"The meant was tender, and in general, a treat for the palate, so much so that it inspires great indecision as to whether or not to finish the dish knowing full well that it means you won't be able to eat another bite for at least a week." Shir Kidan, an Indian food virgin, got herself a thoroughly favourable first taste and learning experience at the kosher Namaste restaurant in Ashdod.
On the Ashdod Boardwalk, in a building whose towers and turrets lend a foreign look from another century, the Indian restaurant Namaste can be found. The truth? I've never eaten Indian food. My group of friends, all of whom are more than aware of my culinary tastes, preferred to save me (and primarily themselves) from the experience of watching me eat Indian food for the first time. But my curiosity had been awakened, even though it was received with skeptical giggles. There is no doubt, however, that I got a point or two in favour of my willingness to try, even if my ultimate success in accomplishing the task seemed doubtful to them.
In the end, one of the gang decided to accompany me, and all the way from Tel Aviv she regaled me with all the amazing recommendations she had heard about the restaurant we were headed to. I wasn't totally sure that she herself had heard all these great recommendations, or if she was simply trying to ensure that I didn't chicken out half way there and force her to miss out on a good meal that she'd be looking forward to and instead have to make a u-turn in the direction of the nearest McDonalds.
As soon as we entered, I understood that we weren't dealing with just any old ndian restaurant, but with a hard core Indian restaurant. As in, the owners are actually from India and decided that to make a living in Israel they may as well return to their roots and do what it is they do best. Cooking just like at mom's place. To staff the restaurant, the owners brought in a few ringers direct from India, so not only is the food authentically Indian, but the dominant language and the design are also Indian, par excellence.
After ordering, we received papadums, a crispy fried cracker bread made of lentil flower and served with a range of dips like green curry, a mango chutney, carrot and orange curry and more. The nan bread we ordered reminded me of a lot of garlic bread, but is much crispier in comparison, and the garlic and roasted peppers gave it a spicy aroma and flavour. The potato nan, on the other hand, reminded me more of focaccia. The derisive look coming from the direction of my friend made it clear to me that perhaps I should keep my running commentary to myself, and start sampling the Indian flavours.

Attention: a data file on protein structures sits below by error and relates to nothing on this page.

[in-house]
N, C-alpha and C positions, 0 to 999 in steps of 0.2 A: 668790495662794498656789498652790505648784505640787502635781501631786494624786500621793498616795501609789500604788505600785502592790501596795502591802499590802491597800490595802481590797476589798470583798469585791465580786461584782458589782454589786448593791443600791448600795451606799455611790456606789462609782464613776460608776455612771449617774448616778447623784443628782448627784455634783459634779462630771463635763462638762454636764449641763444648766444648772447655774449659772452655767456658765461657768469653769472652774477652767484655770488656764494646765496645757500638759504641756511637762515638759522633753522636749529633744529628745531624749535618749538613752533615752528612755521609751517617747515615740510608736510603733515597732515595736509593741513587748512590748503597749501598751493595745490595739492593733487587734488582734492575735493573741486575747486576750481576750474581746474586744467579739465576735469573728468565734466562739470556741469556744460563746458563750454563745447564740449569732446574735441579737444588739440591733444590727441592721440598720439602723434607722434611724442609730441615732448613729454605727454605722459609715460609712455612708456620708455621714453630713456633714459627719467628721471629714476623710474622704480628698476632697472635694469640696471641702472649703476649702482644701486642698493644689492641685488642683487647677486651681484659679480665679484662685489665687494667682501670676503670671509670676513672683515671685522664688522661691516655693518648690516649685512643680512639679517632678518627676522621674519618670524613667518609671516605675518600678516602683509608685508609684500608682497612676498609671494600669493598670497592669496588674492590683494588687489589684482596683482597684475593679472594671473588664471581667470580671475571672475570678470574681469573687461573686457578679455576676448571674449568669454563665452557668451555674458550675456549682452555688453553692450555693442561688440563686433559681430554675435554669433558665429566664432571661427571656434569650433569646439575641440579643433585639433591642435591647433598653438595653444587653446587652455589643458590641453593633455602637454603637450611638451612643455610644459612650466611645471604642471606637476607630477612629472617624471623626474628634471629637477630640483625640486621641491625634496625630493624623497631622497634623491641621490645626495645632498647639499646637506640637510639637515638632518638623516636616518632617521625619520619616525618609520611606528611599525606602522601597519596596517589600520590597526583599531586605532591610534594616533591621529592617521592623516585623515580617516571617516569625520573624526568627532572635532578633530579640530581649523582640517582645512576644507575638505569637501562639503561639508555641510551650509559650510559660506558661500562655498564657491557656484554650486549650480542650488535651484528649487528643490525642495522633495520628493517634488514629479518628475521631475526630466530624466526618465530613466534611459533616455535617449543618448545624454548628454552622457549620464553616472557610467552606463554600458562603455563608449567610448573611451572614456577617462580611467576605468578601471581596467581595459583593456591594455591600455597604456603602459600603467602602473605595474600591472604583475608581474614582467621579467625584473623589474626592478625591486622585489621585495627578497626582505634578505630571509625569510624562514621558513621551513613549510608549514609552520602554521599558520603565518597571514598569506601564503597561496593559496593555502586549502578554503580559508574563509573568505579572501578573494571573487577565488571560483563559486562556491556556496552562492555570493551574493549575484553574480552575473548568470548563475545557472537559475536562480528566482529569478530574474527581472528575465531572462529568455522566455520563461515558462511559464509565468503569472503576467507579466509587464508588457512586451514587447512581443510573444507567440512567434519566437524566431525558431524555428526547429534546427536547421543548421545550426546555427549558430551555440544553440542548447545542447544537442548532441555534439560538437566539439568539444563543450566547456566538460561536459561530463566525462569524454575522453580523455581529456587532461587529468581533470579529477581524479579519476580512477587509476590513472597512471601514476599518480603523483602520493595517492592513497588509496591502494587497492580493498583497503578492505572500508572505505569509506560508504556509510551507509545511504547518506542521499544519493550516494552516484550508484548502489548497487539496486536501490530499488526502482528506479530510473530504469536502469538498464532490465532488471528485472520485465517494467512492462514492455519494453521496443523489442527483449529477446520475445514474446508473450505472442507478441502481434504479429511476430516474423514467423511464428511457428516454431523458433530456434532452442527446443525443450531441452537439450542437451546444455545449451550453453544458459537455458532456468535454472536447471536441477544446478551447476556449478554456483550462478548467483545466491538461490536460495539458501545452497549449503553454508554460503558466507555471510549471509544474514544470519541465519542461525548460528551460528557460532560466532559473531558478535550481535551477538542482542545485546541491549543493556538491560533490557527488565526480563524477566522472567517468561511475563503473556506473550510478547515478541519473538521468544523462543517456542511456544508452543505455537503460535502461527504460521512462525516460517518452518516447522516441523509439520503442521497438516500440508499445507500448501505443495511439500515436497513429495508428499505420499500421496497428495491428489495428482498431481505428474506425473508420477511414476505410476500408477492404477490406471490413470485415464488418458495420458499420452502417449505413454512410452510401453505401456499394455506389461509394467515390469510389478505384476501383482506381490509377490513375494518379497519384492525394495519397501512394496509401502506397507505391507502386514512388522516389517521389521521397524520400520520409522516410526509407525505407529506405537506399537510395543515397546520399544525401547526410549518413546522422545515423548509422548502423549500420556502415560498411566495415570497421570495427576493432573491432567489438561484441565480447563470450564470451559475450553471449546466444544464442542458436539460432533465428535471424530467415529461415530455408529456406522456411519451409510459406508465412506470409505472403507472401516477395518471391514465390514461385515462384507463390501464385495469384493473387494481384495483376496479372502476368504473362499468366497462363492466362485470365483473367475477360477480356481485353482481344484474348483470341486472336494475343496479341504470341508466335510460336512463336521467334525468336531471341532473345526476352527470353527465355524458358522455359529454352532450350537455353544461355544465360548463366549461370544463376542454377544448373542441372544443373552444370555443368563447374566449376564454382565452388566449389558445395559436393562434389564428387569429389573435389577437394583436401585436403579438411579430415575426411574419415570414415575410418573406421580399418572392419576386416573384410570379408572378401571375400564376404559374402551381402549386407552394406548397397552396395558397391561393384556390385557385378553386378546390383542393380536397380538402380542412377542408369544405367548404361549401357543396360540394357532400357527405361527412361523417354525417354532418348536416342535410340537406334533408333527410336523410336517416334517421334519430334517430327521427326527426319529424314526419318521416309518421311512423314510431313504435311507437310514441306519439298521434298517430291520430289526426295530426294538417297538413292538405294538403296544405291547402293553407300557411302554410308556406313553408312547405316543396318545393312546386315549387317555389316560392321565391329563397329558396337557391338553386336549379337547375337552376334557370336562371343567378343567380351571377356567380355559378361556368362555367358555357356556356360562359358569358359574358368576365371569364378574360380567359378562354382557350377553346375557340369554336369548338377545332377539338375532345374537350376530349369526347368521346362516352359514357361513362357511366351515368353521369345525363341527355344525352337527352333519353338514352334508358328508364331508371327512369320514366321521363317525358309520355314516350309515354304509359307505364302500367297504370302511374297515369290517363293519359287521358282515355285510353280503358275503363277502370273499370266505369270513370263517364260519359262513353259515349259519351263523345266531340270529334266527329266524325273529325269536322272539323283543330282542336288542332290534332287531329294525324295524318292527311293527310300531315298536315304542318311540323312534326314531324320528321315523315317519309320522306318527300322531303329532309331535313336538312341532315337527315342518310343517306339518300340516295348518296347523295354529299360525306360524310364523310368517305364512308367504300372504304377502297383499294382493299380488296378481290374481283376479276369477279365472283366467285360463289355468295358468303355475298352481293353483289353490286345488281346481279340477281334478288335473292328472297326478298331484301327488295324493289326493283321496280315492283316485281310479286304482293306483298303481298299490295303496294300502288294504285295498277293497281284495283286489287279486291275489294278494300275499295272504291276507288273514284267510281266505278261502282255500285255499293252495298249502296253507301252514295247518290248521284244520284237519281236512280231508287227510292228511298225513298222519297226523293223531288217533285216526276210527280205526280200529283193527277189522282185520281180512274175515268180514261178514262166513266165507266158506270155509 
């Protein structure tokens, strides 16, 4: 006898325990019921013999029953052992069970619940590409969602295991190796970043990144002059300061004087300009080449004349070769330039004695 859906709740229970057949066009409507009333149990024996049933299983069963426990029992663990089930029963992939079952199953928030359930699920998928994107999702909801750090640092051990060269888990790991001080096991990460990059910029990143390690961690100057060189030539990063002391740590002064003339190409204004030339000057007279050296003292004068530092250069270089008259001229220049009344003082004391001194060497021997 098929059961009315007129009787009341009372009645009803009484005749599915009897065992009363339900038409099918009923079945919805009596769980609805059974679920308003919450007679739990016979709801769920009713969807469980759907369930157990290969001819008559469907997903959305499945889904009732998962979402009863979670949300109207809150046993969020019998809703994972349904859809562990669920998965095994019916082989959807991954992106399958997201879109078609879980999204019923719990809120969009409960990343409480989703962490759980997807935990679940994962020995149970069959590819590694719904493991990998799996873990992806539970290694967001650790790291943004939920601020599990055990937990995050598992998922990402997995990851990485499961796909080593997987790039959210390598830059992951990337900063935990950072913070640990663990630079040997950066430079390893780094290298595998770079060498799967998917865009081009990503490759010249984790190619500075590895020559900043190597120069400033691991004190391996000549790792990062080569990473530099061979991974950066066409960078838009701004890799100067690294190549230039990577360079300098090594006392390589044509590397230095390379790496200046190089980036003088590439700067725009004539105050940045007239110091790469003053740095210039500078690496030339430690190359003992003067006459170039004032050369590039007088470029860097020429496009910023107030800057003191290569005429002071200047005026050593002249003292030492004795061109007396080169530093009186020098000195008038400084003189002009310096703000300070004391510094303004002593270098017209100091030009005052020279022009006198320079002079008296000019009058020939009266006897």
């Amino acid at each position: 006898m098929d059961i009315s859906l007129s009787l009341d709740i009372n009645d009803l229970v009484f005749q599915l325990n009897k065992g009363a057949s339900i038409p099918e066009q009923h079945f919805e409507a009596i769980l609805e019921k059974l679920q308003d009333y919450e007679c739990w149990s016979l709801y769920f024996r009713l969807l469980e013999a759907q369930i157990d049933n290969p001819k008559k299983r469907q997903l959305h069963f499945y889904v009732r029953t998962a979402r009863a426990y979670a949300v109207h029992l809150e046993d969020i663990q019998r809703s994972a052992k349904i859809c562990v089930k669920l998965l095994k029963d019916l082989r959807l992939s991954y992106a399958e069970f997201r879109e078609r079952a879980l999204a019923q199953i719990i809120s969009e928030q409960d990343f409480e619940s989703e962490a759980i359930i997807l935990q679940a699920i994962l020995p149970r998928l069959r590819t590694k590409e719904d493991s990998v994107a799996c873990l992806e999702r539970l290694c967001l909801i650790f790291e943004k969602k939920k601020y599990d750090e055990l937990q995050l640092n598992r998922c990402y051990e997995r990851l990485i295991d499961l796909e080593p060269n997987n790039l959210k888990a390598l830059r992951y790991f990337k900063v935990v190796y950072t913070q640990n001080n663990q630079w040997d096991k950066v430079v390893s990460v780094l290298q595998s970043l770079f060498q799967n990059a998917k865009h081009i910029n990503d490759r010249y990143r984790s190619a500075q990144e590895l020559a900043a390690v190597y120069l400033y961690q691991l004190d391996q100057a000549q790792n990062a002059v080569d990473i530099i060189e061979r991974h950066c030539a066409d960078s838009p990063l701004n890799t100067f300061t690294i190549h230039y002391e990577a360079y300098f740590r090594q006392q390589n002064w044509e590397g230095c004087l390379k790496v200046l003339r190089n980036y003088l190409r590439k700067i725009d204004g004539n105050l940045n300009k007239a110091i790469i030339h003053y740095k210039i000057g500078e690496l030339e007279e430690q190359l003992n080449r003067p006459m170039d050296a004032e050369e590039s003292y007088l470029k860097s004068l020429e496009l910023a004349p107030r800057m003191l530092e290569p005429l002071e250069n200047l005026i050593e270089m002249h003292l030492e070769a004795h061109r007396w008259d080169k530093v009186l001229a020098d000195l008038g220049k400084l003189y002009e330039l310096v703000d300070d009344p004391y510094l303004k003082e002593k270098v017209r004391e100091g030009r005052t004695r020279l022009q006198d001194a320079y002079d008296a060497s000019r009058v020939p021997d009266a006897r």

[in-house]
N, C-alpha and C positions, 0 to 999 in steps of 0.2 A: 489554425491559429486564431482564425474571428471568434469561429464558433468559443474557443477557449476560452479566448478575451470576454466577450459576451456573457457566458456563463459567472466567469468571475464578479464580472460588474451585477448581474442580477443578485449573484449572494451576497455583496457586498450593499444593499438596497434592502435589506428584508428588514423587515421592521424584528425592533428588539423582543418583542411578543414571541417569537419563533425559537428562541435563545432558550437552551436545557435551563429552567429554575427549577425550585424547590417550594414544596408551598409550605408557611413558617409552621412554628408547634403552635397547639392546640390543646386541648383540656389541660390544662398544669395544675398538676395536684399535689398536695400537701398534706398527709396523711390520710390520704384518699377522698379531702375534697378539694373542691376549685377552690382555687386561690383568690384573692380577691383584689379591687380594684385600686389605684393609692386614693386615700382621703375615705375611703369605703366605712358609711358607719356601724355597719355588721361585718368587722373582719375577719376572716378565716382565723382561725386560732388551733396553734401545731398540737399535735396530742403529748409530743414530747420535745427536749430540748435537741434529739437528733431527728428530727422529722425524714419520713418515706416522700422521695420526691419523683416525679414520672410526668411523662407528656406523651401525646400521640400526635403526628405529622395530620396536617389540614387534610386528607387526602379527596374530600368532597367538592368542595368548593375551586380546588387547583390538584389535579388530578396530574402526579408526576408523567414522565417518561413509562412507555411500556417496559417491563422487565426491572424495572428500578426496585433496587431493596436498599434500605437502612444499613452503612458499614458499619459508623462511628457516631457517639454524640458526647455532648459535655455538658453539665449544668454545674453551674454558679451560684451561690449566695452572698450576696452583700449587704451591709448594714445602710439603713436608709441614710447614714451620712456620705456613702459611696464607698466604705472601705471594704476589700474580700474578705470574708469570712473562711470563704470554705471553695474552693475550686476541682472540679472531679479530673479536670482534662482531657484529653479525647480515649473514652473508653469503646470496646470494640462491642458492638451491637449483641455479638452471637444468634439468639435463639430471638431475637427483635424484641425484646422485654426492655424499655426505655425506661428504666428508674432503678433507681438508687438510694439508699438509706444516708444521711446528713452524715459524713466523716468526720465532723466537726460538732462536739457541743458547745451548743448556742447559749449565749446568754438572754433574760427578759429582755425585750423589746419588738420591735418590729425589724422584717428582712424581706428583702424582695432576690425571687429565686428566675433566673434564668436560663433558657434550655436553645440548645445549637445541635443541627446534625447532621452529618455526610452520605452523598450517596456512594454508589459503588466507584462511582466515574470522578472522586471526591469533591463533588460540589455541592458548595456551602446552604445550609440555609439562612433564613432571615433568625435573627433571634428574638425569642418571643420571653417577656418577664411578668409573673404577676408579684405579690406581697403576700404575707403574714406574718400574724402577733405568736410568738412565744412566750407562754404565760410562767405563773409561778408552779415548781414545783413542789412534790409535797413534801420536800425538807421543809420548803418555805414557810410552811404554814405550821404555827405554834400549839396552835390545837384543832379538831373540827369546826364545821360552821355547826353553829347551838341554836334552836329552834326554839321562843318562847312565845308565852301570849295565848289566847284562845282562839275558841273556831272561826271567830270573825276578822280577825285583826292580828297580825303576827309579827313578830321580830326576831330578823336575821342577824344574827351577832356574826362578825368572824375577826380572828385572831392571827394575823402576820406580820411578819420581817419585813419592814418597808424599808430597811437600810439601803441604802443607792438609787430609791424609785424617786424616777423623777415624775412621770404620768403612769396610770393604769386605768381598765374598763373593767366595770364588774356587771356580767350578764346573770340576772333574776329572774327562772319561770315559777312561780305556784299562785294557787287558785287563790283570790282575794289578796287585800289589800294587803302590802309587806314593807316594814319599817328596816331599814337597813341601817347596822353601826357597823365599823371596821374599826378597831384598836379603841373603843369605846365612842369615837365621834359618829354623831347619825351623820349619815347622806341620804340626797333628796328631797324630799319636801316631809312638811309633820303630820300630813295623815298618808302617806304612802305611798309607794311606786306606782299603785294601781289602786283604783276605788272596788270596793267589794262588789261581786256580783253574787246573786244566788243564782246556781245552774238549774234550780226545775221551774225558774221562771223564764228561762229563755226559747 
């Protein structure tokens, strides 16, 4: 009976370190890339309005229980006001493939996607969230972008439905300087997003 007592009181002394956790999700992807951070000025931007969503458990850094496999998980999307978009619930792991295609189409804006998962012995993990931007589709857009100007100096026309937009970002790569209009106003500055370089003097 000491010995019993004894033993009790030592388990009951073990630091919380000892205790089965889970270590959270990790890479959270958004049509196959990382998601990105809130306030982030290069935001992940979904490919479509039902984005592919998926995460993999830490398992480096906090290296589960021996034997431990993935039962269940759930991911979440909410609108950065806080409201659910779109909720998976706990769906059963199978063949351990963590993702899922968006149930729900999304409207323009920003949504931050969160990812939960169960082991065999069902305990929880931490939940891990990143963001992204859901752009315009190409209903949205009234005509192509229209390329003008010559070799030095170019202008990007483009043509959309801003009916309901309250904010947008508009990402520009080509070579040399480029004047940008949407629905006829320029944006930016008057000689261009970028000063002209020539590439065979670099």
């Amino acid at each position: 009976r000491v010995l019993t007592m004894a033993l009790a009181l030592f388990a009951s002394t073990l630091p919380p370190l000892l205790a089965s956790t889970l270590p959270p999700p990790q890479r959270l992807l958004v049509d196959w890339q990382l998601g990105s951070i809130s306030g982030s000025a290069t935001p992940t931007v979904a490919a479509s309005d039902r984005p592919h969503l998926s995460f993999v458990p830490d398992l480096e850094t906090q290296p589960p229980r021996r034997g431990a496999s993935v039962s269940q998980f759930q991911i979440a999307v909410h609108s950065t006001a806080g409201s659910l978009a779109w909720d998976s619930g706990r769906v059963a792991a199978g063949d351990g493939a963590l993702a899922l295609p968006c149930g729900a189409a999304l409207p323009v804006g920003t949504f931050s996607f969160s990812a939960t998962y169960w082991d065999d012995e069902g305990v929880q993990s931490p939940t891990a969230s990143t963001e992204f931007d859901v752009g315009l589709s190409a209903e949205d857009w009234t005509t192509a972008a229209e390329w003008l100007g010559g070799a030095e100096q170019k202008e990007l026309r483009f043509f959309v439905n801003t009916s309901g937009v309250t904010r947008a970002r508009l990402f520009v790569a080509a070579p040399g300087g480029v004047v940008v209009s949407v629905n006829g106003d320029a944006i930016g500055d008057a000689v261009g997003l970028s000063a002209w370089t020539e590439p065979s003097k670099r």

Not that I needed much encouragement, but the text messages we'd started getting from the friends who stayed home with requests for doggy bags, urged me on to continue eating. The chicken pakora, spiced and fried chicken wings in a crispy coating, were the tastiest thing we ate, in my opinion. For someone who's main source of nourishment comes from chicken (and chicken products), I just loved the special seasoning and the tender melt in your mouth texture. In contrast to myself, my friend ordered the vegetable pakora. The eggplant, onion, and potato in a chickpea flour batter were crunchy and tasty. The standout vegetable was the eggplant, whose delicate flavour went excellently with the chickpea flour.
Just before the mains arrived, a hot plate was placed on the table, complete with lit candles beneath. On top of the hot plate, in a traditional dish, was chicken biryani – basmati rice with pieces of curried chicken, sprinkled with roasted almonds. My friend pounced on the dish with delight.
And in regards to me – after much debate between the chicken tikka and the chicken tikka masala, the owner decided to make me a combination dish, so that I can compare the two different flavours. Both dishes are comprised of pieces of marinated chicken, only the marinade for the chicken tikka masala is a bit lighter, and therefore has a much less spicy taste the chicken tikka, and is more subtle and therefore more suitable to the delicate palate, which can't handle strong flavours. The meat was tender and light, and in general, a treat for the palate, so much so that it inspires great indecision as to whether or not to finish the dish knowing full well that it means you won't be able to eat another bite for at least a week.
Namaste restaurant provided us with a truly authentic Indian experience: from the language in the background, through to the design and up to the restaurants crowning glory – the authentic Indian food. For all those who miss the flavours of their post army trip around India and want a reminder, or for those planning a trip and want to get to know the flavours – this is the place.
Namaste10 HaTayelet, Mi Ami Beach, Ashdod Tel: 08-8562437